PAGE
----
<i>Battle for Brooklyn</i> Recasts the Atlantic Yards Narrative

The compelling new documentary does not just recount seven-plus years of community conflict over the Atlantic Yards megaproject. It shows how the media shape the public's understanding of it.
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The compelling new documentary Battle for Brooklyn does not just recount seven-plus years of community conflict over the Atlantic Yards megaproject, which includes an under-construction basketball arena for the relocated New Jersey Nets plus 16 planned skyscrapers.

It shows how the media shape the public's understanding of the project. For example, at one key city council hearing, community critics of Atlantic Yards were shunted to the afternoon, by which time most of the media representatives, as well as most council members, had already left.

So, as the film opens commercially in New York City June 17, it's worth a look at developer Forest City Ratner's response.

Muddying history

The first response is simply obfuscation, verging on untruth.

"Atlantic Yards had -- and continues to have -- the overwhelming support of Brooklynites, community leaders and elected officials," the developer claimed in a statement. "A small group of opponents tried very hard, but unsuccessfully, to stop the project. Fortunately today Atlantic Yards is under construction."

Actually, as I've pointed out, initial polls showed opposition to the project if it involved eminent domain or involved public costs. Both, of course, are part of the project, as the film documents.

Later polls indicated support for the project when it was said to "provide" subsidized housing. But that's a euphemism for city subsidies, which could be deployed anywhere.

At the much-ballyhooed arena groundbreaking last year, only a handful of Brooklyn officials showed up, with none from the immediate area, as the film shows.

Moreover, Atlantic Yards, at least as promised to the public, is not "under construction." Only the arena is being built, with the promised towers -- and the attendant jobs, housing, open space, and tax revenues -- ever delayed.

Forgetting history

"Nobody's going to remember how long it took; they're only going to see that it was done," declares New York City Mayor Mike Bloomberg in soothing tones at the groundbreaking.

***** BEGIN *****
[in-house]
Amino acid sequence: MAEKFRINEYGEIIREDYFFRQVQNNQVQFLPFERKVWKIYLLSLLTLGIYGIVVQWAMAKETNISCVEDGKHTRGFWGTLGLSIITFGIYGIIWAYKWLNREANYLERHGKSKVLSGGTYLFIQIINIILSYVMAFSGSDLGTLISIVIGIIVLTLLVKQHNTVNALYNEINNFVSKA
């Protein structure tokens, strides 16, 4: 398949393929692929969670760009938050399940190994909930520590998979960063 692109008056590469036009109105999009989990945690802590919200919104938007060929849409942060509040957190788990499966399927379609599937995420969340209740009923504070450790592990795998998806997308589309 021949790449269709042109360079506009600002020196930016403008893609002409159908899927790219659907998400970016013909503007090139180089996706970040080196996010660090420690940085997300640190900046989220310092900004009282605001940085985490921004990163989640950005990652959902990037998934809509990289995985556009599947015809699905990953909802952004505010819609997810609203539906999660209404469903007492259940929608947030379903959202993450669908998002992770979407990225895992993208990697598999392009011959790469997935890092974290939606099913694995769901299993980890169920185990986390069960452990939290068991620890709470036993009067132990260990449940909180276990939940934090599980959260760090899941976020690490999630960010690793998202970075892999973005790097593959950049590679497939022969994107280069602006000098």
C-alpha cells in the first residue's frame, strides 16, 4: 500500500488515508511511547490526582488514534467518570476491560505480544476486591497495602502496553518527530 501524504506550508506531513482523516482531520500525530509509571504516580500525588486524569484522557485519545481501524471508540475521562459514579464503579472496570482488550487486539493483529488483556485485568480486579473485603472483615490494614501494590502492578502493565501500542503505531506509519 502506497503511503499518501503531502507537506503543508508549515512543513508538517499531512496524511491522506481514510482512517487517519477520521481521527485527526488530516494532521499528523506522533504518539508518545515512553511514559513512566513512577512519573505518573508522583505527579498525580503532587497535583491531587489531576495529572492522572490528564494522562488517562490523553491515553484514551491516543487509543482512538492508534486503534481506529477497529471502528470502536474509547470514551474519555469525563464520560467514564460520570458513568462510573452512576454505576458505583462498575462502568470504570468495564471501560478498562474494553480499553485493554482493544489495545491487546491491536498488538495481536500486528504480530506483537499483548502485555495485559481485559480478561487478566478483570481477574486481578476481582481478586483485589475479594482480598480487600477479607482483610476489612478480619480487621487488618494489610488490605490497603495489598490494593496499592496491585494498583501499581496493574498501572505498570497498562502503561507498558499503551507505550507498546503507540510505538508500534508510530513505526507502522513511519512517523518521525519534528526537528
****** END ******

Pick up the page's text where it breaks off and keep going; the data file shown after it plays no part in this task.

That's highly dubious, as the film shows. After all, a seemingly neutral party, reporter Charles Bagli of the New York Times, makes the bland but powerful observation that arena construction, without the rest of the promised benefits, seems like "a hollow accomplishment."

The developer's narrative

Beyond that, Forest City Ratner has another strategy, aided by reporters and editors who willingly follow what I call the developer's Atlantic Yards Narrative.

Consider this recent profile of CEO Bruce Ratner in the real estate publication The Real Deal. It somehow concluded that it's "a strange twist of fate for the affable, rumpled" developer to be vilified, without exploring Ratner's willingness to play political hardball.

Then came a long article in the New York Daily News Sports section that declared the arena Ratner's "triumph" and repeated Ratner's inaccurate claims about a perfect record in court.

Watching Ratner

Ratner avoids nearly all potentially unsympathetic members of the press, but, in the early days of the Atlantic Yards plan, appeared at a couple of public meetings.

His statements are captured in the Battle for Brooklyn, showing the developer to be a thoroughly insincere figure.

The film's counter-narrative

The film, which focuses on Daniel Goldstein, who became the spokesman for coalition Develop Don't Destroy Brooklyn and the lead plaintiff in eminent domain cases, has some flaws, as I described in my review for Dissent.

But it provides an important counter-narrative. As I wrote:

HAVING OBSERVED much of the story in real time, I found Battle most valuable in the camera's witness to the palpable insincerity and cold-blooded indifference of the developer-government alliance. Though Atlantic Yards may not directly evoke the Robert Moses era, when massive numbers of people in New York City were displaced by large public projects, the film shows that the powers today are less blatant but still relentless.

(Disclosure attached to my review: The filmmakers asked me to view a near-final version of the film and comment on factual errors. I did so, and they made most, though not all, of the changes I recommended. Also, the filmmakers, knowing that I'd write a book on Atlantic Yards -- and encouraging it as a more definitive work than they could manage -- have given me access to hours of footage they've shot. They did so knowing that I wouldn't pull punches in my review.)

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